Experienced front-end developers share that Angular fits well with enterprise solutions and the corporate sector when React.js is a better choice for early-stage startups and smaller companies. This could be explained that big business does not change their priorities very often and the strategic goals are known to their CTOs far earlier.
The main point you could take from our overview is to remember that Angular is a better option for long-term projects requiring reliability above anything else. Besides others mentioned in the list, a few more companies are using Angular: Microsoft Office, Deutsche Bank, and Samsung.
React.js even doesn't call itself a framework but a JS library. Unlike Angular, React.js makes it a developer's responsibility to set a project structure, find relevant services for HTTP routing, and so on. At this point, React's ideology is to be agile and provide developers with absolute freedom. As a result, it leads to minimizing the project's size from start, as they could involve those libraries that they need by a certain time.
Let's imagine that you are the only front-end developer on the project, or there are just a few. The main goals are set for the shortest perspective here. You should be both fast and productive, be able to adjust to startup goals. The straight rules and architecture demands of Angular will slow down the process of development.
So, following single policies is not a major priority for the React.js community. In fact, this is straight opposite to Angular.
It is worth mentioning, React.js couldn't work alone, as it is only the View (V) and needs an engine for data processing. A developer needs to figure out its implementation, manage with Redux and Saga, and arrange that individually.
- The architecture is simple and doesn't take much time to study all its structure.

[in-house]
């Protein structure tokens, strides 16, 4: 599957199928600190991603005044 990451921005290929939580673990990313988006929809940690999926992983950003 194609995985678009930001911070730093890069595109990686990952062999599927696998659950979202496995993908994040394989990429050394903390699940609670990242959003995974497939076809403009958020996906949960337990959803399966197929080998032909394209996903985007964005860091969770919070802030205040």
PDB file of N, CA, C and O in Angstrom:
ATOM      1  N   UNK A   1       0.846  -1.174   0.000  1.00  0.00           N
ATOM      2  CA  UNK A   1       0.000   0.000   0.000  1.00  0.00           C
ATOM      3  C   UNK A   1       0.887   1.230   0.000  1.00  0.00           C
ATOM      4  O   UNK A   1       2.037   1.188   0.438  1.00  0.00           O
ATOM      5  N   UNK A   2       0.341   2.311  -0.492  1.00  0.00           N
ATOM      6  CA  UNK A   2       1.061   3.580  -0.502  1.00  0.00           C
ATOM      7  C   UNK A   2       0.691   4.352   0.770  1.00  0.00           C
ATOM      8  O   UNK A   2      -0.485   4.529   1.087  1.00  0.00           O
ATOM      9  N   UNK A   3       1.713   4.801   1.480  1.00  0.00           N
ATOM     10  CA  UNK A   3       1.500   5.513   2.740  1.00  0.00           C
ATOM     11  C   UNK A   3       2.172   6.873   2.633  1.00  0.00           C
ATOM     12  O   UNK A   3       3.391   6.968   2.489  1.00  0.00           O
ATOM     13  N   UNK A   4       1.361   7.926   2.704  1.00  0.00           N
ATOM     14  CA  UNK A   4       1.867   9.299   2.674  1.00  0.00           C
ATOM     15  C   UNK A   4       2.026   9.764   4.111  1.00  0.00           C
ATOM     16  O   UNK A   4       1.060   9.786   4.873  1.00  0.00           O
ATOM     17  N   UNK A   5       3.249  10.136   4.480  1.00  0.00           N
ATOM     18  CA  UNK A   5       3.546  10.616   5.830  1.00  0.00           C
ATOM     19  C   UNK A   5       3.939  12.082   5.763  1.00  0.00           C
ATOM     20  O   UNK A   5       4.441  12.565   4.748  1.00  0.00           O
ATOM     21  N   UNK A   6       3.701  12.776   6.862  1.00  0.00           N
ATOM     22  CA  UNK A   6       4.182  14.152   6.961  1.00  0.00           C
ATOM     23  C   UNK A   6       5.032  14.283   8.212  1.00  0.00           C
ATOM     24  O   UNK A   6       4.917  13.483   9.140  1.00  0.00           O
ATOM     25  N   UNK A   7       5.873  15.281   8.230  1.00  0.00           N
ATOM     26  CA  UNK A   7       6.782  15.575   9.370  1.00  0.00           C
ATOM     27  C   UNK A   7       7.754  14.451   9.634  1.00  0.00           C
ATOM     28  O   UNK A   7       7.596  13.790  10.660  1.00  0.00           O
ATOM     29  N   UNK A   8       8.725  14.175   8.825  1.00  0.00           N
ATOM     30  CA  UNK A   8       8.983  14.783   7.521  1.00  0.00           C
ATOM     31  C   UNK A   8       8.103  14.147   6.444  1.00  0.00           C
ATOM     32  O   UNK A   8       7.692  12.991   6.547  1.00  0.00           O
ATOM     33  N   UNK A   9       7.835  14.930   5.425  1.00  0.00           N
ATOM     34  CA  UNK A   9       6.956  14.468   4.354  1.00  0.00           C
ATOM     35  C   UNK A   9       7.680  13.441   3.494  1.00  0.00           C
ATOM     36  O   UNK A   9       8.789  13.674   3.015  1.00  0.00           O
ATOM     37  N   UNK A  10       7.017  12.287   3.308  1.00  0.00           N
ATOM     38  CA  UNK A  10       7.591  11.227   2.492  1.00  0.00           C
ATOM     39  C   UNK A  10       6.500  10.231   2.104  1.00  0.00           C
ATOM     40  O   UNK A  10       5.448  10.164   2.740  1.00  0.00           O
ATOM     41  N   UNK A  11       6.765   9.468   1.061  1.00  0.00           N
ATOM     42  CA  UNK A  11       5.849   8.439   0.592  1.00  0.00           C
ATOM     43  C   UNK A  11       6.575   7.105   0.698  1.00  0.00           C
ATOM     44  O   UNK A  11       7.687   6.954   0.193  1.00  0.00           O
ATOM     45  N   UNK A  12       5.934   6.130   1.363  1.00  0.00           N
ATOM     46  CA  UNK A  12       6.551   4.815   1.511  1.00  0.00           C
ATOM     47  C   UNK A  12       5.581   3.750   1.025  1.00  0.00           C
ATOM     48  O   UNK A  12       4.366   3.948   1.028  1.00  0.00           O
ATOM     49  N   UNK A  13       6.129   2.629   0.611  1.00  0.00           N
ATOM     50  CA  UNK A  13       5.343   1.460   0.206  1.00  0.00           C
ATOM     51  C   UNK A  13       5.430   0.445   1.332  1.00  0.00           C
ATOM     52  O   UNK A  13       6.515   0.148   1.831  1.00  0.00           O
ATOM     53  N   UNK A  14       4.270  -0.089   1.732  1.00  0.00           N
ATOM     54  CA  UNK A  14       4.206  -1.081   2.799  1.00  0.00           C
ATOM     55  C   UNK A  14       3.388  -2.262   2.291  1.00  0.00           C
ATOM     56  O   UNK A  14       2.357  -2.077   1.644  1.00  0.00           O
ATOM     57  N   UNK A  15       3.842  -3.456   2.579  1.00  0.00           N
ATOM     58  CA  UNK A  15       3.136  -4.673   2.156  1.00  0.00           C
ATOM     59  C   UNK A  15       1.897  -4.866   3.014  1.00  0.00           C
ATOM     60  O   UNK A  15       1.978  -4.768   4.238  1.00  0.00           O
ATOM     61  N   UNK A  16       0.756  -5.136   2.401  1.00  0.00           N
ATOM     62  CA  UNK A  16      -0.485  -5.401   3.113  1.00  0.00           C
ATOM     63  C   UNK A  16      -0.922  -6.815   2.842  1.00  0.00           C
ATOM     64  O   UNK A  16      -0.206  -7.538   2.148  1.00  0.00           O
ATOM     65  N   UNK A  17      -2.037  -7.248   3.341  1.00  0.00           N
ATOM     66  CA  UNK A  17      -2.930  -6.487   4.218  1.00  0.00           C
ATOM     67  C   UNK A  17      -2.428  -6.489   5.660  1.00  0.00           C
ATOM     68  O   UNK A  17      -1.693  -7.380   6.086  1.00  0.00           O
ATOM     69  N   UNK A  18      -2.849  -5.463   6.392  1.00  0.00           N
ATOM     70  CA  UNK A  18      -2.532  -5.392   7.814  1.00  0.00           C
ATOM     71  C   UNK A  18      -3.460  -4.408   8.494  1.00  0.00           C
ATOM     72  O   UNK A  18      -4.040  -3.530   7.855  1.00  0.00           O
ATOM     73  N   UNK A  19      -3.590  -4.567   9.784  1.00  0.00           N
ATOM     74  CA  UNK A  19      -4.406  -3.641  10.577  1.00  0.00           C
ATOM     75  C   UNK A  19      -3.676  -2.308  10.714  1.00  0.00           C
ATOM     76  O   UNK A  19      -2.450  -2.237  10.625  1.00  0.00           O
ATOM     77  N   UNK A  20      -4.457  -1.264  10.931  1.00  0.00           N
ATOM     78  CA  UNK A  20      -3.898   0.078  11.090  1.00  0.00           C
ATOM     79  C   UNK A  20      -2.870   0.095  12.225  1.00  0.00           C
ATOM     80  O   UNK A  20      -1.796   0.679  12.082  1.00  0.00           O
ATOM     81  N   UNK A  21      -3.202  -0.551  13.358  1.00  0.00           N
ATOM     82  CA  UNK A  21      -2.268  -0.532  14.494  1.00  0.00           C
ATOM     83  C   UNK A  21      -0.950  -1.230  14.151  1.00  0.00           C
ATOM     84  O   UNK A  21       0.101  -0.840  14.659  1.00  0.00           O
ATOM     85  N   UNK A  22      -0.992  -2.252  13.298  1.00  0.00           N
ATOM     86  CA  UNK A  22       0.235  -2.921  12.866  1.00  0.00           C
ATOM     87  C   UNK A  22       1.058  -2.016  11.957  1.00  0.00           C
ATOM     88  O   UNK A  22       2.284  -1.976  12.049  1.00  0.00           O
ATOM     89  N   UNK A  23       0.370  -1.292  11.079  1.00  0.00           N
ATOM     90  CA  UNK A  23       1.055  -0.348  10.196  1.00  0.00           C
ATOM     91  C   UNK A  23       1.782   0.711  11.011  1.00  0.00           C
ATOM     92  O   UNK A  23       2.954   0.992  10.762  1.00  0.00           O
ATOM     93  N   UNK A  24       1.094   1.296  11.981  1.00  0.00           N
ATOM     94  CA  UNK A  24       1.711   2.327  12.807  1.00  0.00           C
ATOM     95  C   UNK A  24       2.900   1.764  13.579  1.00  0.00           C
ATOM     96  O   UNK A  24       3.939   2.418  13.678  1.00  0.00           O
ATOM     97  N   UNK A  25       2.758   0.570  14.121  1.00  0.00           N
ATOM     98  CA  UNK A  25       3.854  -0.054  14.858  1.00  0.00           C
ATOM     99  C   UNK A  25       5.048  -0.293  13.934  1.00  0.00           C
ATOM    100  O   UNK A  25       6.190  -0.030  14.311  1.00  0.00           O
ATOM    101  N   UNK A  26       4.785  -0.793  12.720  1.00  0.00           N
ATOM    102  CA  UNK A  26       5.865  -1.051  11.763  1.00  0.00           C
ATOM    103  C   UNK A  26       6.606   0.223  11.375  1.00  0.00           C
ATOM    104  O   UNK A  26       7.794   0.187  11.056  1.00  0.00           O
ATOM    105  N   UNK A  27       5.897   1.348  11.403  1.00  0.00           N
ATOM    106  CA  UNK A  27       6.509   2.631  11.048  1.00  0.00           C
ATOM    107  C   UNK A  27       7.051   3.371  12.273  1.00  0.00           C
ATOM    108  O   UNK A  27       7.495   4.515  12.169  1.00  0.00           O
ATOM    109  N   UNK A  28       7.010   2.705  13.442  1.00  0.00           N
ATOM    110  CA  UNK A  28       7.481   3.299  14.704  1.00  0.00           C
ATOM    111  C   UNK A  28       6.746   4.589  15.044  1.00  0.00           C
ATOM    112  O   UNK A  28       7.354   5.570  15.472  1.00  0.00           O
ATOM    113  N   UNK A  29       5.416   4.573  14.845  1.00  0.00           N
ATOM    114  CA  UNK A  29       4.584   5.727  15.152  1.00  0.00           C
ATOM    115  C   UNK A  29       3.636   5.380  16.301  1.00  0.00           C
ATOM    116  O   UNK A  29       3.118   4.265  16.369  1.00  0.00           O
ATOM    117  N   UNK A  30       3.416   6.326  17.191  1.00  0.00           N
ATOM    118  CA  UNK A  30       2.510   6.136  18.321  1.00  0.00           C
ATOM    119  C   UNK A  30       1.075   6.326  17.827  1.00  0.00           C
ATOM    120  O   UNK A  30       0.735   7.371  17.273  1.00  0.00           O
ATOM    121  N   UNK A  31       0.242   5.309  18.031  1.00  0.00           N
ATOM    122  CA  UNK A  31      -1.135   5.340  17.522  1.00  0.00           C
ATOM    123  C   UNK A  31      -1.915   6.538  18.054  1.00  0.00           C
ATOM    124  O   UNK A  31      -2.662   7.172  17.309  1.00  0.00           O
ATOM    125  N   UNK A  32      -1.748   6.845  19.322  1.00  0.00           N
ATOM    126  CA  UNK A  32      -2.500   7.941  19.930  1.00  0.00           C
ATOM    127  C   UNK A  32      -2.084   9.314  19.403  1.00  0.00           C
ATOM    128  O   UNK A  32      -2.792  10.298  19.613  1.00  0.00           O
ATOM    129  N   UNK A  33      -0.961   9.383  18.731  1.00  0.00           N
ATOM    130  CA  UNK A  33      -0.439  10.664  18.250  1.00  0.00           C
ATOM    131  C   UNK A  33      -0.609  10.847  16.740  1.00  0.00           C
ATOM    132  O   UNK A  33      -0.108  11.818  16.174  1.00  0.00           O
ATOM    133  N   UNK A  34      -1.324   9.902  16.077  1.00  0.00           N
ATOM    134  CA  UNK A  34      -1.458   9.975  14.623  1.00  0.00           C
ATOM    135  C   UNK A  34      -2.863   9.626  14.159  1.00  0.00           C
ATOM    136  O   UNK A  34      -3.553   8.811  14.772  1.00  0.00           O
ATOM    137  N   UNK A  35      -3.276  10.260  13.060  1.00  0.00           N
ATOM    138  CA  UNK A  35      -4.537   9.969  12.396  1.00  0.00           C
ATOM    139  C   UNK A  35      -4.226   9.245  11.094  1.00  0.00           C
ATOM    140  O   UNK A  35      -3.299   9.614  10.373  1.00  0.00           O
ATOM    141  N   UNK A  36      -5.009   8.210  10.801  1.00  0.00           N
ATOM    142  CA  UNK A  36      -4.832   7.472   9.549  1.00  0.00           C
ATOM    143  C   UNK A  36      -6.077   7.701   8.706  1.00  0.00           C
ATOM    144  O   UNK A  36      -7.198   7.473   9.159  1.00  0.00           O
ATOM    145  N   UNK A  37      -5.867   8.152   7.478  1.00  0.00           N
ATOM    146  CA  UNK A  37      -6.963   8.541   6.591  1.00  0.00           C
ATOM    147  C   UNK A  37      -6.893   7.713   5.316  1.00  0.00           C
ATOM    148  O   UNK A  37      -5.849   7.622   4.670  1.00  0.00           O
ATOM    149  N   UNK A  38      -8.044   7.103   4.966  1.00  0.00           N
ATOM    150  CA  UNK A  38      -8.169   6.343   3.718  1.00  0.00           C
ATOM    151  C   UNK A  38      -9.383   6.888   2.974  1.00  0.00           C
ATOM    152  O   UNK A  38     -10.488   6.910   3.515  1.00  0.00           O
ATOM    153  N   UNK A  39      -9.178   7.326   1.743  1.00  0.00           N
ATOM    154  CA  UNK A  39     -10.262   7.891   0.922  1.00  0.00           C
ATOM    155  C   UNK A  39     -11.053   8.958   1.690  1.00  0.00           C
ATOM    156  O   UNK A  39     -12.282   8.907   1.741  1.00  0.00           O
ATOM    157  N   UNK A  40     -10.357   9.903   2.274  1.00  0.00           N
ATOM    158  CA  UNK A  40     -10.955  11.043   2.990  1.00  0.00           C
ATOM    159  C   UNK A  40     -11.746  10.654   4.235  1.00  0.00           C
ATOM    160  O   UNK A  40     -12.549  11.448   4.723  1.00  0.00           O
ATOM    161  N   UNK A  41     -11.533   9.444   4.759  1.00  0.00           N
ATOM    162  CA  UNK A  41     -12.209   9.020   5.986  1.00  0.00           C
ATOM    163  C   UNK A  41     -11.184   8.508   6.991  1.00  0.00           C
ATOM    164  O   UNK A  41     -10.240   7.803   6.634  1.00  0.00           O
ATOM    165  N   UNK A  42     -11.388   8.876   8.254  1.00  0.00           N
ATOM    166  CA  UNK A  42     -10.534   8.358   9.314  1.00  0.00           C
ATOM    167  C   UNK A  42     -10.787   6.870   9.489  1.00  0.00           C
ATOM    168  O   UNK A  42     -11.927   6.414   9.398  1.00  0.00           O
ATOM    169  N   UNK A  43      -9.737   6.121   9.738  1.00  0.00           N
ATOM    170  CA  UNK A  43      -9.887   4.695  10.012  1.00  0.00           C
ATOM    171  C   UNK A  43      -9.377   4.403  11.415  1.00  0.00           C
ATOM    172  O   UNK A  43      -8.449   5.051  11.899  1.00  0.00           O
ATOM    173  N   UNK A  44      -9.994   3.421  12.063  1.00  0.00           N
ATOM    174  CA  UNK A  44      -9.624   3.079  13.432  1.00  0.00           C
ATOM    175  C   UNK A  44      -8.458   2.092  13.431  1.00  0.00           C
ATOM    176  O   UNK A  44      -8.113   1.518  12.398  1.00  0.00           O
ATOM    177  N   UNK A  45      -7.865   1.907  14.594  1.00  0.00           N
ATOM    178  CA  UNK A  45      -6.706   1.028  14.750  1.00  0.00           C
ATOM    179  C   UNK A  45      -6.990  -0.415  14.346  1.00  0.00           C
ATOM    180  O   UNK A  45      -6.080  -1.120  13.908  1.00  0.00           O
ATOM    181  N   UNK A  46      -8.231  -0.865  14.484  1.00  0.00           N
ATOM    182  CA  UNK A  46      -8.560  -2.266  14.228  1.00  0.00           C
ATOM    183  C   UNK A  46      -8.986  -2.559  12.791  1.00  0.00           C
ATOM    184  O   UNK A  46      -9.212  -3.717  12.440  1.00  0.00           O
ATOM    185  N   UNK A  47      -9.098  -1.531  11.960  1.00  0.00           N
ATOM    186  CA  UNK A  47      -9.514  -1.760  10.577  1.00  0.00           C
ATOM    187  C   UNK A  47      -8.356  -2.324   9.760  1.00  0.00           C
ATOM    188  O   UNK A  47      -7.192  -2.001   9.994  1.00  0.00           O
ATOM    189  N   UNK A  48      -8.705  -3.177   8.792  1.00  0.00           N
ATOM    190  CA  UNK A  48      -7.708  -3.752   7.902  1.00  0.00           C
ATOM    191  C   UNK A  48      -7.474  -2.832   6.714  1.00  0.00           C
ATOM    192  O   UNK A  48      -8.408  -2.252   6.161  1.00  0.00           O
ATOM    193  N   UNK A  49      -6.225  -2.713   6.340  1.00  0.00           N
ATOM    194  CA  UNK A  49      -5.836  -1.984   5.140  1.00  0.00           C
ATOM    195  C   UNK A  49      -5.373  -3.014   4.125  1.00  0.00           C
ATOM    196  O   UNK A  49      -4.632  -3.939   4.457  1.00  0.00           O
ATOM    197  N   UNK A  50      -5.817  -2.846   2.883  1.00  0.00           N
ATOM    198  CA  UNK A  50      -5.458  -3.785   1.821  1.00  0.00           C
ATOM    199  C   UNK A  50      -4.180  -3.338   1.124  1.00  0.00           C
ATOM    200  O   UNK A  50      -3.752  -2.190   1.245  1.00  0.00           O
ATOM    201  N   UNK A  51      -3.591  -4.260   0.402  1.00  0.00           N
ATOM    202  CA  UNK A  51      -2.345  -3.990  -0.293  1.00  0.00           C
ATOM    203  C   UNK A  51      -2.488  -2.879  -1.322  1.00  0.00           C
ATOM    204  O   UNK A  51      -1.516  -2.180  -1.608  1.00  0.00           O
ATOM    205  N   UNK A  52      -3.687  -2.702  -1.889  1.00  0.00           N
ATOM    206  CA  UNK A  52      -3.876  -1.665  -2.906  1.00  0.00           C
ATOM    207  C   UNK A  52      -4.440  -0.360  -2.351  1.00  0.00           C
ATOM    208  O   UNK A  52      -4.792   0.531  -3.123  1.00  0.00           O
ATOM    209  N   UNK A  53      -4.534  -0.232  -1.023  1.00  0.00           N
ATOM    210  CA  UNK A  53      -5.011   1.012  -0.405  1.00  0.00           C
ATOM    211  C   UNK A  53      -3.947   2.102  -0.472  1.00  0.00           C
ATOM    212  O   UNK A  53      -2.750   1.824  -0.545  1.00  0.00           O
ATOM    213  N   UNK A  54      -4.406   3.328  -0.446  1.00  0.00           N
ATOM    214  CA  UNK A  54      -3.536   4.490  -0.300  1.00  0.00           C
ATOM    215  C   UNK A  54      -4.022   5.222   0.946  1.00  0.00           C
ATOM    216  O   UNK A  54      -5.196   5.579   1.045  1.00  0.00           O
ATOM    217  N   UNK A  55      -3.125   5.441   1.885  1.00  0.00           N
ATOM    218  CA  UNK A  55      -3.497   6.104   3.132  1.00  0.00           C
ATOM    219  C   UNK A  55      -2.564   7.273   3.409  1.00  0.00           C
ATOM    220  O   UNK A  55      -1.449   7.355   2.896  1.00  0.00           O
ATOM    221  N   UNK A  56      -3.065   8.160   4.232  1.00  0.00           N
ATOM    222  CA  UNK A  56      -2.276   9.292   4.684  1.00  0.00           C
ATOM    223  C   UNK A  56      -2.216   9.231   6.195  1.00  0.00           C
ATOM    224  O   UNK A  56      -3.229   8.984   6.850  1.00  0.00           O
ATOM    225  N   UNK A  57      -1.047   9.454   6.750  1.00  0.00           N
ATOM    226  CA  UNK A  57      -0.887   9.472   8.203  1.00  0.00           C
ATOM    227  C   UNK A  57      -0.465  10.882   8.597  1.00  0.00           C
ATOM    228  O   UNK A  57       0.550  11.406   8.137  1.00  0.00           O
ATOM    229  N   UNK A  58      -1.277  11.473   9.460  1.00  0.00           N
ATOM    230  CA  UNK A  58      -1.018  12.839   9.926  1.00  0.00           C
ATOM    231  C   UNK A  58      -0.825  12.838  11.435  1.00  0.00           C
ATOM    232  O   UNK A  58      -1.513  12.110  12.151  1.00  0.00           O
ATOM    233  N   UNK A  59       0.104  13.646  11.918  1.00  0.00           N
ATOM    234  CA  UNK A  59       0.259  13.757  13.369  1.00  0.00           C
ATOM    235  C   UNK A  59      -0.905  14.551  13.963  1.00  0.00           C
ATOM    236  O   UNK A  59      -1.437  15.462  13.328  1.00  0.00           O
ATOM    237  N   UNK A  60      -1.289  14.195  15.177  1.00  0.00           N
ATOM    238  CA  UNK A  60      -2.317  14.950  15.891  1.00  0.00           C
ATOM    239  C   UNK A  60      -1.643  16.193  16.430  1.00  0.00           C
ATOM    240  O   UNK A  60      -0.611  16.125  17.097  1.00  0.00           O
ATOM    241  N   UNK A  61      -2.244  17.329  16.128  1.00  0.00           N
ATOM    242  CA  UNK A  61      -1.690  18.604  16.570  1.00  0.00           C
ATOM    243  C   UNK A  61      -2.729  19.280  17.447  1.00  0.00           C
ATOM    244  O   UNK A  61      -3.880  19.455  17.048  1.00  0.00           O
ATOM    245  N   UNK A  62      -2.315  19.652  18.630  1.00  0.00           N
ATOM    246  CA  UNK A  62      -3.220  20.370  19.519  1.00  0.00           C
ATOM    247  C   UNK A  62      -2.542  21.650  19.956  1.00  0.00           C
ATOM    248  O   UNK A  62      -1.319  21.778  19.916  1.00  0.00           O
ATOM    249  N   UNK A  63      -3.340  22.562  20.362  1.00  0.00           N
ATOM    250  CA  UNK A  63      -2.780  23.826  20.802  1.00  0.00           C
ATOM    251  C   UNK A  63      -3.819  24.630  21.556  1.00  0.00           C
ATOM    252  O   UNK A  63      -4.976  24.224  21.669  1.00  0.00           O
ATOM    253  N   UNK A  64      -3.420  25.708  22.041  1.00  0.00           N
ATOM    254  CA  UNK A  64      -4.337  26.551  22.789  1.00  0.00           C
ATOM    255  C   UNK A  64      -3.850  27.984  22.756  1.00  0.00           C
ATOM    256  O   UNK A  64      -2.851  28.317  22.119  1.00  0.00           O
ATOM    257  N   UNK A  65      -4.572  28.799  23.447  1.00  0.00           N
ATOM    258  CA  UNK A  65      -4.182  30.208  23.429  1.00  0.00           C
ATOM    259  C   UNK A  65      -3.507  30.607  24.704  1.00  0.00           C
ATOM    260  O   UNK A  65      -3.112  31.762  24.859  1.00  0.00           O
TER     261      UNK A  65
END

- Virtual DOM made server-side rendering less time-consuming.
- Huge community support that regularly contributes to React.js collection.
- Intuitive environment, pleasant interface to work with.
What problem does virtual DOM solve?
The current situation is next: if anything has been changed in a user browser while clicking on a page, these changes will be automatically recorded to the DOM. To show the changes on the web page, the browser should reload the entire DOM structure. It brings more loads to the browser and slows down the performance of the application.
- React.js creates a snapshot of the DOM, which is named the virtual DOM (VDOM).
- Every new change in the UI component is to be recorded to the new virtual DOM first, not the regular one.
- React.js compares the new version of the VDOM and determines if those changes were essential to update the browser's DOM.
- If the changes were essential, React.js updates the DOM with the latest portion of changes.
React.js has such computing algorithms that allow it to decide when to update the DOM in the browser. That makes front-end applications very performative. Unlucky, Angular doesn't have anything similar to this feature.
It is time to say: React.js dominates in the front-end development area today.
The discussions like 'Angular vs. React' are obviously coming to an end because of the React.js win. Nowadays, the community is much interested in other frameworks like Vue.js, and comparison of that kind will be more actual today.
Published at DZone with permission of Oleg Goncharenko. See the original article here.